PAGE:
I really missed dancing. I must admit that there have been times when I slow danced around the living room alone when an old favorite came on the radio or rocked with the fridge door to a fast song. However, it’s not the same.

Fortunately, a while ago, I found an outlet for my dance itch. Our favorite pub holds a Karaoke night every Saturday. The music, of course, varies with the singers, but I must say we have an unbelievable array of talent that shows up every week. No night is ever the same! Best of all, we dance! Sometimes it is with each other, but some1923eec47f0ded06224fbe18af82f6d1times we find some guys who also like to sashay around the floor with us. And on very rare occasions, you find a guy who can really dance well. That’s the best!

And in the words of Abba, “You are the Dancing Queen, young and sweet, only seventeen
Dancing Queen, feel the beat from the tambourine
You can dance, you can jive, having the time of your life
See that girl, watch that scene, digging the Dancing Queen.”

Dancing keeps you young at heart, so grab every opportunity you can.

 

Thanks for reading,

Penny xo

By the way, if you are ever in my neighborhood on a Saturday night, come and join us at the Tartan Tavern (http://tartantavern.com/). We’d love to dance with you!

 

 

 

Stuff

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Have you ever stopped to consider the amount of stuff a person accumulates in a lifetime? It really can be overwhelming. How much stuff does one really need? These are questions I had never given much thought to until my mom passed away, and we had to clean out her house. My brother and I grew up in that house with my parents, so we were familiar with most of their belongings. We now had homes of our own filled with stuff we had amassed, so it was a challenge to amalgamate hers. To be quite honest, I had no interest in a pink floral sofa.

Several weeks after her funeral, we met at mom’s house to make some decisions about how to proceed with the clean out. So there we were my brother, his wife, his two daughters, my son, my daughter, and myself. We had previously decided on certain items that could go to the family cottage and replace worn out things there. Next we told the kids to take whatever they wanted because they were just starting out and could use many of the items. After several hours, they had each chosen only an armful of things. No one wanted the good China or crystal that my mom had cherished for a lifetime. It wasn’t their style, and I had to agree with them. In a way, it made me sad to think that we didn’t treasure those items as much as she had.

Even more ridiculous was the amount of paper – bills, receipts, etc.- that she had kept in filing cabinets and drawers for things she no longer even owned. I actually had to laugh as I went through each drawer in case there was something important hiding among the things that were headed for the recycling bin. Why do we do this? Some people take it one step further and actually rent storage units to house things they don’t use, but can’t part with, and it has become the premise of a “reality tv” show.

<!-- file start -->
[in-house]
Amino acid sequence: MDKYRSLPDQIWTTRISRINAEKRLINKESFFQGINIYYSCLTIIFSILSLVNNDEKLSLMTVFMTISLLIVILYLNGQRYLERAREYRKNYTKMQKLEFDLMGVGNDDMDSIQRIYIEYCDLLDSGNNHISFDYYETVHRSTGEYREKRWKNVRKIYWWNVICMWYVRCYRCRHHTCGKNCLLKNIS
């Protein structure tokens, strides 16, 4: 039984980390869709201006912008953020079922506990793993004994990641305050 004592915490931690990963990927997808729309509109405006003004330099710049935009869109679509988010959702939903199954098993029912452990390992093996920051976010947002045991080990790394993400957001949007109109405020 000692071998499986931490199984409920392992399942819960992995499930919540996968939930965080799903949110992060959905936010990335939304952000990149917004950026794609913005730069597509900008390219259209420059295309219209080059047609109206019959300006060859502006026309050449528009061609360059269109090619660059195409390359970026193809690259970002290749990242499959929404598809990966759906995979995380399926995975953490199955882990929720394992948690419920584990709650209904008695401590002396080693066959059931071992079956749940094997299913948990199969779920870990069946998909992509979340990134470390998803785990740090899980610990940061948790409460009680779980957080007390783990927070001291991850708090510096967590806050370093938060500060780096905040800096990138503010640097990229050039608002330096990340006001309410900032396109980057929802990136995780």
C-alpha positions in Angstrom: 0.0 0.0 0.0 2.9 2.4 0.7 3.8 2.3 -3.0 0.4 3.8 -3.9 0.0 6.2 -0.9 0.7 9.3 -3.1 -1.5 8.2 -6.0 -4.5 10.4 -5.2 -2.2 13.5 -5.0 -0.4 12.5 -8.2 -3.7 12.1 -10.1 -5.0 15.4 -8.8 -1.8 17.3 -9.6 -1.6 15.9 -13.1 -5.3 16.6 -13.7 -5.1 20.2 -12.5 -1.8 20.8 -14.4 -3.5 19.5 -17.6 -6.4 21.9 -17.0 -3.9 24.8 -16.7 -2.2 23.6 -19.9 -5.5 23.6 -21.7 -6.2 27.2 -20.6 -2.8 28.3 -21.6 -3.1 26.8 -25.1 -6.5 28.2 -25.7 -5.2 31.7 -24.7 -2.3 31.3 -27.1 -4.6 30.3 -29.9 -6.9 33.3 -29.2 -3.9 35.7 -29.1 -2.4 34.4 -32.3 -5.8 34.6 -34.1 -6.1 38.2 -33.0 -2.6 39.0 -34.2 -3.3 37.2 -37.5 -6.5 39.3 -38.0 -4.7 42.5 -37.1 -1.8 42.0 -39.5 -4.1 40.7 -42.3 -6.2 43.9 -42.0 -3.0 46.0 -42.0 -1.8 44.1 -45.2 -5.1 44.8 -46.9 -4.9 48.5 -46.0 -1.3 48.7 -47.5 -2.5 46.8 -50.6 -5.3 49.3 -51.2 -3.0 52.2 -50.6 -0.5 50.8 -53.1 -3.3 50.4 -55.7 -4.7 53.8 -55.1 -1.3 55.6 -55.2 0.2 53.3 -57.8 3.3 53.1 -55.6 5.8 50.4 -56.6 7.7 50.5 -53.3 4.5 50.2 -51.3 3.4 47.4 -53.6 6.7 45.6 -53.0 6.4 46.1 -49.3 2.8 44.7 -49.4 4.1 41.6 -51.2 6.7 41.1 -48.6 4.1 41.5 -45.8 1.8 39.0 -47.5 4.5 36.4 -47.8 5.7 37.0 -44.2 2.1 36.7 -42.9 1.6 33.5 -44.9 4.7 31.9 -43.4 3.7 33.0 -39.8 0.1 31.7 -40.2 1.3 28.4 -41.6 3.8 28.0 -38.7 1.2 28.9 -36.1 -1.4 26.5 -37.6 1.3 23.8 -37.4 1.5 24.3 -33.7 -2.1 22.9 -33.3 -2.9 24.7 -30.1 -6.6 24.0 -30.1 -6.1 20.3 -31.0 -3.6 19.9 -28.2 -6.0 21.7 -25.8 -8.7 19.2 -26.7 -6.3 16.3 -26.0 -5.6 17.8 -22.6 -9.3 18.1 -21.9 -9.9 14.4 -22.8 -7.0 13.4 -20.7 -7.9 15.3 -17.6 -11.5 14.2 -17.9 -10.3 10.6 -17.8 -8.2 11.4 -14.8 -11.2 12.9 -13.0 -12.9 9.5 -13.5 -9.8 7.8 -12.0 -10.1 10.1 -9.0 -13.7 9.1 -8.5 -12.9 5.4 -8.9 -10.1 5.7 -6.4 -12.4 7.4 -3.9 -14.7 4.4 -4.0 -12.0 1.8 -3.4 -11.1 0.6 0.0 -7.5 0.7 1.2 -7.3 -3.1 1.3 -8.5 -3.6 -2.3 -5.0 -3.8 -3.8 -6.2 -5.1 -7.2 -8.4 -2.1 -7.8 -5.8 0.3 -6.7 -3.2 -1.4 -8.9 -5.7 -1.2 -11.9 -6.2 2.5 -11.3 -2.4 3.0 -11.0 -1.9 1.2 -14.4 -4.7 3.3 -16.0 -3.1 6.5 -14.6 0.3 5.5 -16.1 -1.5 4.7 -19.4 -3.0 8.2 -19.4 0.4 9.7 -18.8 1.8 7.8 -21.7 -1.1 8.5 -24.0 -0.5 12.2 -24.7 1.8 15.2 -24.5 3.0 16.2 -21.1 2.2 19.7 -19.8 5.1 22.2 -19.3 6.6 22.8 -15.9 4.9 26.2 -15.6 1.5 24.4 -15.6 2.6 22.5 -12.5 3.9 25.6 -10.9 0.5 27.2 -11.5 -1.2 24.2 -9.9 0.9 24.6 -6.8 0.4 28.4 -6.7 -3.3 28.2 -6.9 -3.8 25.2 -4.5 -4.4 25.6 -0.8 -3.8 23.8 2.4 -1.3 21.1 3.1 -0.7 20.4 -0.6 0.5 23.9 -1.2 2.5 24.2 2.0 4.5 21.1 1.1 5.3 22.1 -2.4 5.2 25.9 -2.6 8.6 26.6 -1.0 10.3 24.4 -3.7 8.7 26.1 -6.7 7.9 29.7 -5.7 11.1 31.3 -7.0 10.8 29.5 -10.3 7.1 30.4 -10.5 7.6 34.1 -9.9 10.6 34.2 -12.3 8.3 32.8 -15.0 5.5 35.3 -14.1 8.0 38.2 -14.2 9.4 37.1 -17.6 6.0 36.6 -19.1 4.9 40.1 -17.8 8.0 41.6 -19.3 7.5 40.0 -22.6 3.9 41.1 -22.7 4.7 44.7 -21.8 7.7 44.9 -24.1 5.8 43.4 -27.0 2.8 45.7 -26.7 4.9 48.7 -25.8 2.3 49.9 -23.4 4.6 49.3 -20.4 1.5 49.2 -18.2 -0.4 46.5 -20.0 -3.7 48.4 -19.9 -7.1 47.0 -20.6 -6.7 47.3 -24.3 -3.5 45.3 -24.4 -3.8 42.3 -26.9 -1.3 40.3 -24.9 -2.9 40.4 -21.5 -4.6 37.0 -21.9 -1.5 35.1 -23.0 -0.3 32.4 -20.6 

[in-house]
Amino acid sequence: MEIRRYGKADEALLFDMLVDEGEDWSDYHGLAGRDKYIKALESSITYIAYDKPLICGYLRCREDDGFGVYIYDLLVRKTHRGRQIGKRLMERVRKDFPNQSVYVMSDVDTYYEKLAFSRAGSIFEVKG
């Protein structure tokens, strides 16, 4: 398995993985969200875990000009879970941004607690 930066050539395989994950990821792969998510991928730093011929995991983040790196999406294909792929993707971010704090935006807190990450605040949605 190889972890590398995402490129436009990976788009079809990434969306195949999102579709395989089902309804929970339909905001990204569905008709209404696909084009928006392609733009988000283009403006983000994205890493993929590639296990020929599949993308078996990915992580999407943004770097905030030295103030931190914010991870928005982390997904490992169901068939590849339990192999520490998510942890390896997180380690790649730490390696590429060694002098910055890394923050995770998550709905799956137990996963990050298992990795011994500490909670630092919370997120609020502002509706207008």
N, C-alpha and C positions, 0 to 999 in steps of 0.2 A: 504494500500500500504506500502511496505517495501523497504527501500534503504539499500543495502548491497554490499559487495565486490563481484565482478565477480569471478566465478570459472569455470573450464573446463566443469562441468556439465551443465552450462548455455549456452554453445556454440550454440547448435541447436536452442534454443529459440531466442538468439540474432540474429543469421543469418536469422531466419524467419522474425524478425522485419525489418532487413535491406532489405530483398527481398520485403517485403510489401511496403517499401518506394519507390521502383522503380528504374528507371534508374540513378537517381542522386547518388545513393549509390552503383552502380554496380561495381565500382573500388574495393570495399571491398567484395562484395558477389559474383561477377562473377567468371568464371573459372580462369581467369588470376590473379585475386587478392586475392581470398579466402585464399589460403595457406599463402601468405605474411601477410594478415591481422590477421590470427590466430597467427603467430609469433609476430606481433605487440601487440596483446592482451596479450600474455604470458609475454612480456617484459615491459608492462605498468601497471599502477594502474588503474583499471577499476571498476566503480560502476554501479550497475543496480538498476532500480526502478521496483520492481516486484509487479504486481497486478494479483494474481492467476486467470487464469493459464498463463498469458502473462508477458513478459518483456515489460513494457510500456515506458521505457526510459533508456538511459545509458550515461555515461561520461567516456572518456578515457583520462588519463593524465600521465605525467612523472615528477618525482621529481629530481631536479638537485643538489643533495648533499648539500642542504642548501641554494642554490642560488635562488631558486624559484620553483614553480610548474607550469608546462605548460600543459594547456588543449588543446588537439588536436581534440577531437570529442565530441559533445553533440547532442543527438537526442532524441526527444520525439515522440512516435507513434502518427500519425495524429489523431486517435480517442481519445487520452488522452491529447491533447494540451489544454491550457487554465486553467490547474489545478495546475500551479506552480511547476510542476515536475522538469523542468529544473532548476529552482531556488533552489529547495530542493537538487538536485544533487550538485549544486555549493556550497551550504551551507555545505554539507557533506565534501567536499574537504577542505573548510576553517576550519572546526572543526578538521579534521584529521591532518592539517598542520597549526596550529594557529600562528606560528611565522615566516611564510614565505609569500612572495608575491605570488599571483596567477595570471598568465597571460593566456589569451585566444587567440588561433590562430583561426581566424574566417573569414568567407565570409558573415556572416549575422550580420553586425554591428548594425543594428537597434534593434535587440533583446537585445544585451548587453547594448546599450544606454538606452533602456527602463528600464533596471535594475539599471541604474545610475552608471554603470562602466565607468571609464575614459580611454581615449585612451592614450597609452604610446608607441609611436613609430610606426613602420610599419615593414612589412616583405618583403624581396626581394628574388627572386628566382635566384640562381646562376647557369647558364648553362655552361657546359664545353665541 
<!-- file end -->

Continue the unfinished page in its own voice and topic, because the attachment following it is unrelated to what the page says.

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I have come to the conclusion that accumulating stuff is a carry over from the generations before us who had very little and treasured each and every possession. My  generation, the “baby boomers”, were not only taught to appreciate our possessions, but we also grew up in a time when it was easier to accumulate fabulous, new things. Jobs were plentiful and manufacturing grew exponentially. rubbish-143465_960_720The generations that followed us have so much available to them that things become disposable quickly and easily. Our city dumps can attest to this fact.

 

Just recently, I was moving some boxes filled with mom’s China and crystal  around my basement. When the final clear out came, I didn’t have the heart to dispose of them, and now I was stuck storing them. How truly ridiculous! I was being ruled by my emotions and guilt. How many of you have basements, attics, and garages filled with things you don’t want, but can’t get rid of because of guilt?0516_attic-treasures-intro_390x2202 How many of you are storing things that belonged to your kids? They moved out, but left a lot of things behind.

Stuff weighs us down. It fills us with guilt because we can’t just throw it away knowing it had value at one time. Garage sales are a testament to the fact that most of us are trying to rid ourselves of both the items and the guilt. Somehow, if we can sell it and find it a new home, we have a clear conscience. Have you noticed that most yard sales are being held by our “baby boomer” generation?

All this got me thinking about my own stuff. I know for a fact that my kids will have absolutely no use for most of my belongings. The things that I have collected and treasured for my lifetime have little meaning to them. So I have decided to be proactive and make a more concerted effort to clear things that I no longer want or use from my basement as a start. I have also promised myself not to purchase things that I do not need. I wonder what the reaction will be when I arrive at my kids’ houses with the things I have been storing for them?